Now the Revell StuGs:     . I’m very happy with how these Revell StuGs turned out – I was using the cammo pattern that Revell recommended –  – but I applied camouflage on the lower sides, where the return rollers and roadwheels were – unlike Revell, who advise to leave it plain DunkelGelb. Why leave those sides plain when they show cammo going to the very bottow of the lower front and rear???

Now I have a platoon of StuGs that I did myself. No more repainted dodgy Airfix stand-ins! To battle!

Here I am, well over 48 hours of drying time. Nothing more has detached –  . When I handle the tress and shake them upside down fairly strongly, nothing detaches. I could cut off the branches that have lost their foliage and make do – but that would be the problem. I’d be making do. We modellers and wargamers generally take pride in our stuff! Every time I’d look at those three trees, I’d know that they aren’t perfect.

So I put them in the plastic recycling bin.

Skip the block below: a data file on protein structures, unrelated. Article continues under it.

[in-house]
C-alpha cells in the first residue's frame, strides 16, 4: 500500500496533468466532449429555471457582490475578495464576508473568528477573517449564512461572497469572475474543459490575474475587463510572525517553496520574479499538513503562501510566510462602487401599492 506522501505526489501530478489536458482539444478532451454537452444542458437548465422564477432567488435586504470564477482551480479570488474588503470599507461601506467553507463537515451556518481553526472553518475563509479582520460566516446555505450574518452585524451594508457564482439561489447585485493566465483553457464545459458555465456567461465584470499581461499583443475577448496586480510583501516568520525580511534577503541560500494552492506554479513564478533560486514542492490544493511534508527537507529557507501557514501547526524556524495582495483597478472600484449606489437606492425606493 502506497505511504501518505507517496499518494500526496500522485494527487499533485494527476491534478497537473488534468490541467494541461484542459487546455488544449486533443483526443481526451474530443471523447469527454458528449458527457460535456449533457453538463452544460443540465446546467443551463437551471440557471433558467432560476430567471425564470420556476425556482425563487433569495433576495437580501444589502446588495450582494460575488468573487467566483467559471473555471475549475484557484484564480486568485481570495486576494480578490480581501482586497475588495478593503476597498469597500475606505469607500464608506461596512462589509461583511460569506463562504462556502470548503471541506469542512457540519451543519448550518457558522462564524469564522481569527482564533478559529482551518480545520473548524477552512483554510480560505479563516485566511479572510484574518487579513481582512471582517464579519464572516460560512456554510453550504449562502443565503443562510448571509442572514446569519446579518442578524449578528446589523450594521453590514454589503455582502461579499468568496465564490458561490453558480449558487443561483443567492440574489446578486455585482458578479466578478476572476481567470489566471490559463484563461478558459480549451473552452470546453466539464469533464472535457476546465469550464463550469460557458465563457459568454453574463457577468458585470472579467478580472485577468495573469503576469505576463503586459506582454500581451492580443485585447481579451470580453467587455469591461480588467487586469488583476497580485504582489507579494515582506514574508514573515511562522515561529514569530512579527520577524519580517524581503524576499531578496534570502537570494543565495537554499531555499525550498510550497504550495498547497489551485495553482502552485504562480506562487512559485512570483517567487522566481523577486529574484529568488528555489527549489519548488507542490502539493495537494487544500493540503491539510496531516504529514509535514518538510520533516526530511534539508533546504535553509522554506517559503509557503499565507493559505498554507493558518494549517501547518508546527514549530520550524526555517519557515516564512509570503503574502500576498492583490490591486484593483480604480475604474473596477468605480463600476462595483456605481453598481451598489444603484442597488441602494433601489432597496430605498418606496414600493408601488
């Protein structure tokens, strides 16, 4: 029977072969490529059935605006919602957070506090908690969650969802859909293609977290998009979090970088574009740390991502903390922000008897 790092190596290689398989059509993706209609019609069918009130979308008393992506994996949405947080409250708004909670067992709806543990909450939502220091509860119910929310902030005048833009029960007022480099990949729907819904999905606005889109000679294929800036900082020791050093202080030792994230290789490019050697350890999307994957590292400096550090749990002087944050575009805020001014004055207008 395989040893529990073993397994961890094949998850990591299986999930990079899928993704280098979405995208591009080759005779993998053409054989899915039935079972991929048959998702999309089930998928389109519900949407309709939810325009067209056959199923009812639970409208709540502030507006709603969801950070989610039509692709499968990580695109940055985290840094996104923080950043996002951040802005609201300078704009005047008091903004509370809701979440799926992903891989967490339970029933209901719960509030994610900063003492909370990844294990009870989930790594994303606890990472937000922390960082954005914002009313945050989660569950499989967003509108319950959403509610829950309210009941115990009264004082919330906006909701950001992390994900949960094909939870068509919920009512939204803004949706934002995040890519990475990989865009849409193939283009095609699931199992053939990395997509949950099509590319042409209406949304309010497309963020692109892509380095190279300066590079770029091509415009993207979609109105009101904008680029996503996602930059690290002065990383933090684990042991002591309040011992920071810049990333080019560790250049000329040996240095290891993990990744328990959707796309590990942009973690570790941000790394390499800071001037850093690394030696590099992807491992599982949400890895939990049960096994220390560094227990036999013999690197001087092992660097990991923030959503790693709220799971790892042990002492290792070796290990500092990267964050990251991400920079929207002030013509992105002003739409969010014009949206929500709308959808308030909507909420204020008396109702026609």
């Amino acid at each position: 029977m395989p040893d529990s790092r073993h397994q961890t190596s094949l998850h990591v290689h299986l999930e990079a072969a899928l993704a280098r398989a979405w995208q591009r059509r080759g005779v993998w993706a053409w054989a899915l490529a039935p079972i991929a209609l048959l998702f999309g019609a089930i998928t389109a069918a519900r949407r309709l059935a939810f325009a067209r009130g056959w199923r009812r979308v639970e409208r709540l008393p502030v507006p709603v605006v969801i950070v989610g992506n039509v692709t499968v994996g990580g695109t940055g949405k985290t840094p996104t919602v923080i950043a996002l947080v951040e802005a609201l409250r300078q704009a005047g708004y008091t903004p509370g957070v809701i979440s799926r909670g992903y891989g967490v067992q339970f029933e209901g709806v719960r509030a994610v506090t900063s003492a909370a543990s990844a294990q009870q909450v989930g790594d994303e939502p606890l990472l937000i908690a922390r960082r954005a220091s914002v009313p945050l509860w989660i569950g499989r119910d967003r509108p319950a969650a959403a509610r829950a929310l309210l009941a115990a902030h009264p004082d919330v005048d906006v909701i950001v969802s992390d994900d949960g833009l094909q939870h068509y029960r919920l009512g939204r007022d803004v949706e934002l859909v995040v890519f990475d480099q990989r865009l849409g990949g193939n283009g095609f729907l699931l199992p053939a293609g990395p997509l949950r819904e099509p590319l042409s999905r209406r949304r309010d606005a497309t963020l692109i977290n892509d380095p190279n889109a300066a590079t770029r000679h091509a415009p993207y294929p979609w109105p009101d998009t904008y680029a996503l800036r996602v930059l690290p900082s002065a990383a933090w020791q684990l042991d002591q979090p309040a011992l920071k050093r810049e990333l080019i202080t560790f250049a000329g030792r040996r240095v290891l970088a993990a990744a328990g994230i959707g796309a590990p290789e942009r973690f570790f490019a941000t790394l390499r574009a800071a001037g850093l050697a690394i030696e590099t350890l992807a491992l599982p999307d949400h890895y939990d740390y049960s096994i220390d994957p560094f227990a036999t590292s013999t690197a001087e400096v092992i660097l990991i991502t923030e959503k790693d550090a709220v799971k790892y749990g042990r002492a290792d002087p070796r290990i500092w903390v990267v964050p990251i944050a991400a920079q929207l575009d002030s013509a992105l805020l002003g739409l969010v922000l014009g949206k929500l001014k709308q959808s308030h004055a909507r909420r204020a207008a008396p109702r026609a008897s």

I suppose the discovery out of all this is not to mix Hob-e-tac and Scenic Cement – make the tree with Hob-e-tac and then use it as is, occasionally glueing fallen foliage back on with more Hob-e-tac, or make the tree using some other glue or glues. I’m going to do it my way with the remaining armatures.

When I get around to doing it, I’ll let you see how I did it here.

While you wait, here are some indoors, insufficient-lighting, flash-needed photos of my finished StuGs!    Better photos on the weekend, weather permitting – my New Zealand colleagues sound like they know what I mean about the weather at the moment.

I’m going to sidestep the StuG IIIs I’m working on (yet again!) to discuss an aspect of the hobby that I really enjoy – terrain.

In a collection of eBay purchases from over a year ago, a number of plastic tree armatures were included. I have avoided them whilst I have been building up the numbers of my AFVs and also trying to work out how best to use Hob-e-tac, which is needed to affix foliage to tree armatures. The last experiment was in October – you can catch up on it here. During Easter I found Iwas ready to continue my efforts with both of these aspects, Hob-e-tac and making trees.

The first problem to be dealt with was that the armatures have no bases. They end in thin plastic spikes, as they are meant to be simply stuck into polystyrene and left there…they are for model railroad dioramas, not for wargaming. Here’s what they look like:  . Instead,I need them stuck onto some sort of a small flat base so they stand by themselves and be boxed up for easy transportation.